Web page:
A mixture of greens
Here is what I do. I buy 2-3 kinds of fresh greens: kale, chard, bok choy, dandelion greens or spinach and I take out the stems if appropriate and chop them up. The I take however many carrots I’m in the mood for – lets say 1 cup of chopped carrots. Sometimes I add in Red cabbage. I put about 5 cups of all these veggies in a big pot with 2- 3 Tbs of water over medium heat with a lid on. I stir every few minutes. After 10 minutes they are done!
Olive or Safflower or Sunflower oil.
Squeeze the juice from the lemon into a jar, then add that same amount of oil. Add a little salt, cover and shake.
In a pretty bowl, spoon out some kichedi, top with veggies, pour some dressing on top, add a dollop of butter or ghee and you have a yummy, nutrient dense, easy to digest meal. We like to add pumpkin seeds, sunflower seeds, goat cheese, cultured veggies… whatever we can find!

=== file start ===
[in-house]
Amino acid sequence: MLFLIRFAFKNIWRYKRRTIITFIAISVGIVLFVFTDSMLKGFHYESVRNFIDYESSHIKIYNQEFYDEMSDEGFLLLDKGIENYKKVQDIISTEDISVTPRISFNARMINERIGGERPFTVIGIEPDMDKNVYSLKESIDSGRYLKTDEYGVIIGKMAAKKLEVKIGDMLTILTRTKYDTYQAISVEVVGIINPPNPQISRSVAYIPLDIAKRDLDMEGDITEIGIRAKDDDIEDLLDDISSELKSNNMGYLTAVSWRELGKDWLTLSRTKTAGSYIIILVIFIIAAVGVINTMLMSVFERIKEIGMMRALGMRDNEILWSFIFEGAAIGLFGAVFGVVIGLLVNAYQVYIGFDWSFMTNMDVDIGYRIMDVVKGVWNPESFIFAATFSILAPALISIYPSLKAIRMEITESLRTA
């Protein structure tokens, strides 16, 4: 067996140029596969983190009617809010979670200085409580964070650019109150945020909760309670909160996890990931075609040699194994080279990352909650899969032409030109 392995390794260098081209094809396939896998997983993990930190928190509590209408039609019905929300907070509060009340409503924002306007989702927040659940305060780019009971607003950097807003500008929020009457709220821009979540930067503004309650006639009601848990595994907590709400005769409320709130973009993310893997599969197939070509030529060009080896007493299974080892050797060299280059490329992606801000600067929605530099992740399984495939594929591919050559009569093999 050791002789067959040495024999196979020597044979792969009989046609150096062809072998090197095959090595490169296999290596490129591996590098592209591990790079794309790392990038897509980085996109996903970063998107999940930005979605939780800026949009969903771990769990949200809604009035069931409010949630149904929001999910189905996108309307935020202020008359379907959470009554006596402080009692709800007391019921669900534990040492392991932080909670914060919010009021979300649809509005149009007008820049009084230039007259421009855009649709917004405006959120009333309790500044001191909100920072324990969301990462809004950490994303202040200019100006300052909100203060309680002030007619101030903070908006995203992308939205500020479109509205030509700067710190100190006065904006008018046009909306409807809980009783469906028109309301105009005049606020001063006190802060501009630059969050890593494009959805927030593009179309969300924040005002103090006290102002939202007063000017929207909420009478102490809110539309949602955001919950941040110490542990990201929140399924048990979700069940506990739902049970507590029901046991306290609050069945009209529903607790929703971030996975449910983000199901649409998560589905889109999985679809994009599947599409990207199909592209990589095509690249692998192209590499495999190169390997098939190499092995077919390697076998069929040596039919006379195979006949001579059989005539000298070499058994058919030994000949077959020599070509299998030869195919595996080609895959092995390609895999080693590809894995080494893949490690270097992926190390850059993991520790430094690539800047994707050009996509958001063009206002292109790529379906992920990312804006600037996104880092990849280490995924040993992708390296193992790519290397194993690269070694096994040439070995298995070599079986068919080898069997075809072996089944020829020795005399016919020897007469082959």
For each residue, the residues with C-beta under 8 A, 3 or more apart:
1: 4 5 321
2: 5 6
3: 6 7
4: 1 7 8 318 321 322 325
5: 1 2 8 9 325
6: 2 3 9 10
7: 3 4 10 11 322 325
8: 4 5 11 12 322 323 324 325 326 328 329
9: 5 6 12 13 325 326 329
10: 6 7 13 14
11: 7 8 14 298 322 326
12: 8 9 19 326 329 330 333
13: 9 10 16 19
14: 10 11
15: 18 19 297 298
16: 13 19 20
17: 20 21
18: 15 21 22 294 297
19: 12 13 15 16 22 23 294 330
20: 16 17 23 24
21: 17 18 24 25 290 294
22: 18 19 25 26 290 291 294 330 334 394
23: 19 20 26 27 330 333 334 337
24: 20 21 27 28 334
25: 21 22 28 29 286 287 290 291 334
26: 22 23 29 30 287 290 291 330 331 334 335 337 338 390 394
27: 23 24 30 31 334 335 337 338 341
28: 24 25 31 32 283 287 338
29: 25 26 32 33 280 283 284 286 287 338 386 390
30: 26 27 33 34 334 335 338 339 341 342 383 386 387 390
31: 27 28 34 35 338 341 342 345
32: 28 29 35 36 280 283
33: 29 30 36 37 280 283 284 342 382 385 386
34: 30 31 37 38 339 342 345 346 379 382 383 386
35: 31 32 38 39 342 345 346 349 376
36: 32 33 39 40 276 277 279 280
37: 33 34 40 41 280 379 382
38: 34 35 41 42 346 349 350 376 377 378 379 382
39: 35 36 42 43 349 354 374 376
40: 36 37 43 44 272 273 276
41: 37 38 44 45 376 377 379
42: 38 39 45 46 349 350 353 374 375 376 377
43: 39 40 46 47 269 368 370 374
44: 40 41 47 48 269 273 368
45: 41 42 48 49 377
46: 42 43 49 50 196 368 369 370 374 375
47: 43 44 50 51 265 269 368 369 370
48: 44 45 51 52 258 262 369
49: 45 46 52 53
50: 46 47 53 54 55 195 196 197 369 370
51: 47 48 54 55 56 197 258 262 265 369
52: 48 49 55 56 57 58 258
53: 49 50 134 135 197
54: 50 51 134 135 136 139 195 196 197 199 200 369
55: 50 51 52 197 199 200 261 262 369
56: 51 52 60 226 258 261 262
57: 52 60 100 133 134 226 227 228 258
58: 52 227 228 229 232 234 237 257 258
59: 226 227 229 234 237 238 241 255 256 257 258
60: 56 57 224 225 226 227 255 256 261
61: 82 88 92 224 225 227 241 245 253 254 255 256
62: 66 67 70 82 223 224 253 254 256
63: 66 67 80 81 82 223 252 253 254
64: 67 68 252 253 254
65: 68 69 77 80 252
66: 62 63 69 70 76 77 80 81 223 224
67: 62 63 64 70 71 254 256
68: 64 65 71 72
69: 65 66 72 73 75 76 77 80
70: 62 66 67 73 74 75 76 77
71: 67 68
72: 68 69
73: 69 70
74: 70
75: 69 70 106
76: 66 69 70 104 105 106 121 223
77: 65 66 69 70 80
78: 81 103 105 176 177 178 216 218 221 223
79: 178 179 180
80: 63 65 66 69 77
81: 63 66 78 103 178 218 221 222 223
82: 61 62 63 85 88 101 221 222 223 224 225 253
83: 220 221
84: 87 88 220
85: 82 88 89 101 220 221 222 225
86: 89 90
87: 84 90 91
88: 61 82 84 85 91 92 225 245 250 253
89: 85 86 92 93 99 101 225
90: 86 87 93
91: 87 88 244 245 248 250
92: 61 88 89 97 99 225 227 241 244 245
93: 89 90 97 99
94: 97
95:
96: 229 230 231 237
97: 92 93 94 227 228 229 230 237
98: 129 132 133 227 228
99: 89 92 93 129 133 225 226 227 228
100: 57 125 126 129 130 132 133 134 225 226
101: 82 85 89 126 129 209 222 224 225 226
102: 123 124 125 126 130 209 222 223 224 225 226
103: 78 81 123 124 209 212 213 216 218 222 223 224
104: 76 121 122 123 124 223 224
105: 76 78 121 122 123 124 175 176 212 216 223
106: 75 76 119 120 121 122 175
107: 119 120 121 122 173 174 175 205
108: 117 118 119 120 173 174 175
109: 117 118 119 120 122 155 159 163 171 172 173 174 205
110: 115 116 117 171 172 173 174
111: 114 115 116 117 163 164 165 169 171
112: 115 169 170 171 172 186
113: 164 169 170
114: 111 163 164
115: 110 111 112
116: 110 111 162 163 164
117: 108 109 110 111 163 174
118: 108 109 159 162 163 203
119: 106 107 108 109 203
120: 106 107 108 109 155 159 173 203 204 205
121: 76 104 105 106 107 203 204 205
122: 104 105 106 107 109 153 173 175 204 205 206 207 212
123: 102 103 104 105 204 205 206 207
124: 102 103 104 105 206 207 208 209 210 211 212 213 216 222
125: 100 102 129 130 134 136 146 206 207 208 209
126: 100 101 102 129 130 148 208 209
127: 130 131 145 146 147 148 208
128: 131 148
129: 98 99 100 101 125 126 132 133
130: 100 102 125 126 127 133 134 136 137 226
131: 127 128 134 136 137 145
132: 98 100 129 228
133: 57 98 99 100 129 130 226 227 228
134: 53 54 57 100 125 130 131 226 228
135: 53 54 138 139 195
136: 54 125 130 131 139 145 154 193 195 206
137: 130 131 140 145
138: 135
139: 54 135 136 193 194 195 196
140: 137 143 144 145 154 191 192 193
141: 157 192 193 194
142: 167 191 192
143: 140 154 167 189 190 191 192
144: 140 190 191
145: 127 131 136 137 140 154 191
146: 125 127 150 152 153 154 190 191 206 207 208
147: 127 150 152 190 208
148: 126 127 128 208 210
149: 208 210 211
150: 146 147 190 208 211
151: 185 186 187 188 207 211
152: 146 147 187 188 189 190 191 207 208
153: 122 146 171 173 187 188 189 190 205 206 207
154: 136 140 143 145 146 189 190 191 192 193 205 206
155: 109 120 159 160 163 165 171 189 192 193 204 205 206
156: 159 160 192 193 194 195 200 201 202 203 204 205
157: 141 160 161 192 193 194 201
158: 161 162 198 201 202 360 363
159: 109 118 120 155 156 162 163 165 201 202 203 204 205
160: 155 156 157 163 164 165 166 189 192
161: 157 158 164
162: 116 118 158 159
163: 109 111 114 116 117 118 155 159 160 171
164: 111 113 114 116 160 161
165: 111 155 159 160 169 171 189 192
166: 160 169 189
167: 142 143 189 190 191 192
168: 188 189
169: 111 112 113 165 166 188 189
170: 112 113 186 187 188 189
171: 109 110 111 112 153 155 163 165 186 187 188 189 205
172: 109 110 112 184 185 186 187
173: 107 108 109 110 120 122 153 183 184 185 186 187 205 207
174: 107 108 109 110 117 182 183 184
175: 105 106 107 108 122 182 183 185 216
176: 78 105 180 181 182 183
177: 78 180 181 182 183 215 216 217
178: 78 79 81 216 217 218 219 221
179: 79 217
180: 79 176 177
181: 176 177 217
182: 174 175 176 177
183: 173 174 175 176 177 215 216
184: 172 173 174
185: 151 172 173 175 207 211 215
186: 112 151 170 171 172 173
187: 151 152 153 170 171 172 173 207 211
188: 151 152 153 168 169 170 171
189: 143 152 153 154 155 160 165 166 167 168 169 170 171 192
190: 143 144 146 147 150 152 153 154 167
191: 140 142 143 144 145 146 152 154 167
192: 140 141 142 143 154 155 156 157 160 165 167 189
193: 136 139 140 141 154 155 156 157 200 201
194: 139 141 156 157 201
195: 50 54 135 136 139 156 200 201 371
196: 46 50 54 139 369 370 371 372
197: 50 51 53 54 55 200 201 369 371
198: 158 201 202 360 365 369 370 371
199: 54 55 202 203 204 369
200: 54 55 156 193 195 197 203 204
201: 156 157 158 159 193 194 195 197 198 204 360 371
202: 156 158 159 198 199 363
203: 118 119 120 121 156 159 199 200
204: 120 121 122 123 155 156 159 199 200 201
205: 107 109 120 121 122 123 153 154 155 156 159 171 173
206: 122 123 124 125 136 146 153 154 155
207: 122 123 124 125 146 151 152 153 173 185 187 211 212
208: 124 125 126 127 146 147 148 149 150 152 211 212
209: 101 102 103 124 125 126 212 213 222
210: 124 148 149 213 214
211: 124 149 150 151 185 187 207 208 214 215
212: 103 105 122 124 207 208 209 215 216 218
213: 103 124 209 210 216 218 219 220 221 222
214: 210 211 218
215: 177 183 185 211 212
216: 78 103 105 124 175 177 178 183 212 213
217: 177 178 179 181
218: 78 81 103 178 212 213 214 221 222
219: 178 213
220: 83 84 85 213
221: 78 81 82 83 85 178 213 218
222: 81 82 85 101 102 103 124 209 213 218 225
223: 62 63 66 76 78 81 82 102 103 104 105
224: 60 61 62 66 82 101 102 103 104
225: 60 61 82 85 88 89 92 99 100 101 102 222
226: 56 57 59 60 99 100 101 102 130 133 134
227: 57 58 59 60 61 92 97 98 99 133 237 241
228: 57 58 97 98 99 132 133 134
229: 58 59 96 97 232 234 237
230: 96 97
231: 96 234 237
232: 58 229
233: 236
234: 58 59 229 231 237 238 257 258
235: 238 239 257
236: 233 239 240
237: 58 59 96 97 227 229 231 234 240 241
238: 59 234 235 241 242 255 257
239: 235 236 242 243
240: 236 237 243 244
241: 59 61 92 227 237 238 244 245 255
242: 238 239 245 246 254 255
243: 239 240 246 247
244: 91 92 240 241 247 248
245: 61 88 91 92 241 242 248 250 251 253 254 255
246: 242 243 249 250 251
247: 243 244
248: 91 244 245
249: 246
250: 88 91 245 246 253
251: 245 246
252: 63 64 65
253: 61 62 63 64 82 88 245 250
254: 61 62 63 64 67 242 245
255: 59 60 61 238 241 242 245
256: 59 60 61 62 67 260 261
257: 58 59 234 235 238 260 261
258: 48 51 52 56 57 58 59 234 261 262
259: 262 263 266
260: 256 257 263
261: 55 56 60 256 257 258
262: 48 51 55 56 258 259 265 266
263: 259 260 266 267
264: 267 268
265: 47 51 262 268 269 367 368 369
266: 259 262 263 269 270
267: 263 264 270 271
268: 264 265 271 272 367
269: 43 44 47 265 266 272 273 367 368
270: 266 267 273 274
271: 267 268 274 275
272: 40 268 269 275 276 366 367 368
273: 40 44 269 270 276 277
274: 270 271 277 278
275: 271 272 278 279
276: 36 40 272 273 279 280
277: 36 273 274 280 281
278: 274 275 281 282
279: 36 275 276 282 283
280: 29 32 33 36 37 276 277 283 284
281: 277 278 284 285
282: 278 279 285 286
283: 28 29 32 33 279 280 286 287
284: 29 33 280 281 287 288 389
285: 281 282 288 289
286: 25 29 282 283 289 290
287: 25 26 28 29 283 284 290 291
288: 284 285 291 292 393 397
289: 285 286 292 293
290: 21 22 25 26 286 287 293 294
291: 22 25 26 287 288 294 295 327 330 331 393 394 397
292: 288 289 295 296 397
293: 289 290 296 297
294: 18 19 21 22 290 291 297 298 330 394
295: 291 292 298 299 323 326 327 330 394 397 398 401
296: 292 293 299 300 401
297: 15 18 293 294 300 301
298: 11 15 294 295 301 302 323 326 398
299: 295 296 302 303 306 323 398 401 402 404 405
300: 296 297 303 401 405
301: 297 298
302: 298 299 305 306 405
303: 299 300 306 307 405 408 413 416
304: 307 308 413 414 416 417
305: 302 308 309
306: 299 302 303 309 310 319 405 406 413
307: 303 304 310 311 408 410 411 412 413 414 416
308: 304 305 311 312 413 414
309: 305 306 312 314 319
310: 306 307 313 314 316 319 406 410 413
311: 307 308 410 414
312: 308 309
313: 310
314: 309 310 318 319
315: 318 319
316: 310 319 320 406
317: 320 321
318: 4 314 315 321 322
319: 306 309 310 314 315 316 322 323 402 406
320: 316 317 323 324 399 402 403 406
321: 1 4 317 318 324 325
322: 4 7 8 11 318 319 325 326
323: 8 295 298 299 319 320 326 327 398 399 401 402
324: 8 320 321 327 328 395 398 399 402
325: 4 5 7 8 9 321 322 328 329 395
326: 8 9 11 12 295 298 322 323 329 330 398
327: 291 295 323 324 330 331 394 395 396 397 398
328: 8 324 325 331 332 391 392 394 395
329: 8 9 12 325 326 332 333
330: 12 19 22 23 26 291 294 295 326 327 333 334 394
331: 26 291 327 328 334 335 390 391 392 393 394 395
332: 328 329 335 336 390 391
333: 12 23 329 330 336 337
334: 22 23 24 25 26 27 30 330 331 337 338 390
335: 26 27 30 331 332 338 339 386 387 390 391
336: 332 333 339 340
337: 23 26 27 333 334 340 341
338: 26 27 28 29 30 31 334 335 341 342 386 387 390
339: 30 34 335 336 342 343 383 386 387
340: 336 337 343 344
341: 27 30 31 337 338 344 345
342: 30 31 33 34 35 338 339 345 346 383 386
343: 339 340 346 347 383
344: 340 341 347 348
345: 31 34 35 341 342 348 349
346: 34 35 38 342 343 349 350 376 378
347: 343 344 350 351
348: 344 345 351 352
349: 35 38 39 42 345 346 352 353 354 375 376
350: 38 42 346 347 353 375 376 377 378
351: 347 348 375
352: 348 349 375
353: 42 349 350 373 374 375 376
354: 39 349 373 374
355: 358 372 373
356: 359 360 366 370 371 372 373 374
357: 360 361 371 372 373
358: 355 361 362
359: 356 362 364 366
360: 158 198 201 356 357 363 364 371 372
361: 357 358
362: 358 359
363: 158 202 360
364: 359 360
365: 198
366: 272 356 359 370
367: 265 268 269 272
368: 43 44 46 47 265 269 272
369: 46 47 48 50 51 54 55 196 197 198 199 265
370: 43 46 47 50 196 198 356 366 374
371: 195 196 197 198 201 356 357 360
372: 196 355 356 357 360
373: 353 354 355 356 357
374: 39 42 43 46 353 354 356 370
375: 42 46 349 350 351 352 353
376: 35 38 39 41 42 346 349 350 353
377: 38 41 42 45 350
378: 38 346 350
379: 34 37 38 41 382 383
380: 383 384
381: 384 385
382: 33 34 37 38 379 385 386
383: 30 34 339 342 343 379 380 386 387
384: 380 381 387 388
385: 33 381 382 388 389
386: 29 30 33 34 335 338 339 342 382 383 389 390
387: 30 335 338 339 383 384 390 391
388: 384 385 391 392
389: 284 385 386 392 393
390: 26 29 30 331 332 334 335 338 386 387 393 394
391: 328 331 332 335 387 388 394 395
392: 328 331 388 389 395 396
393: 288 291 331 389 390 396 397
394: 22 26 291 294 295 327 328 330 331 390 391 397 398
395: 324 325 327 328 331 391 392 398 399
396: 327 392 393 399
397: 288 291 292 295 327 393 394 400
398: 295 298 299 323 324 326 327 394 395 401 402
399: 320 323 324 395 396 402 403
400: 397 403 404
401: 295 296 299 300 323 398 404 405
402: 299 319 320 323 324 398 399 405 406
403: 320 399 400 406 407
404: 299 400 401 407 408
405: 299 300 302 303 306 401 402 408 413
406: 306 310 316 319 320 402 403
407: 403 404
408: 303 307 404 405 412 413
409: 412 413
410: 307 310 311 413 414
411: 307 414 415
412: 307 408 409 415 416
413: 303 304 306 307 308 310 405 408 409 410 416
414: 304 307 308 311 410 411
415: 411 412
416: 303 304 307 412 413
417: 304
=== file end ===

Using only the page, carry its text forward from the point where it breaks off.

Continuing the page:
Let me know if you try this out and how you like it! What are you doing differently?
Welcome to the parenting portion of my blog. For years I’ve been planning to write this for you. I’ve been envisioning a way to connect with other parents, to marvel at this sacred work we are doing, to learn from your experiences and to share what I’ve learned as a Montessori early childhood teacher, yoga teacher, parenting coach and parent.
I think the seeds of my interest in parenting were planted when I was a child. My Mother was fond of telling me that I “didn’t come with an instruction booklet”. And she was only partly right. Yes, this work of parenting comes with the steepest learning curve you will ever encounter. It can be confusing, frustrating, and leave us on our knees – breathless. This “path” of parenting consciously, is one of the most rigorous spiritual paths I know. And that is saying something.
But fear not. There is an instruction booklet. You already own it. It is a living document, and we all need encouragement, support and companions as we work to access it.
The ultimate guide to doing what is right to help your child thrive and your family live in harmony is right in your own heart. This doesn’t mean you naturally have all the skills necessary. It doesn’t mean you have all the information you may want along the way. It doesn’t mean that old ideas and patters won’t need to be updated regularly.
It does mean that you have the knowledge in your own heart to know what is right for your child and family.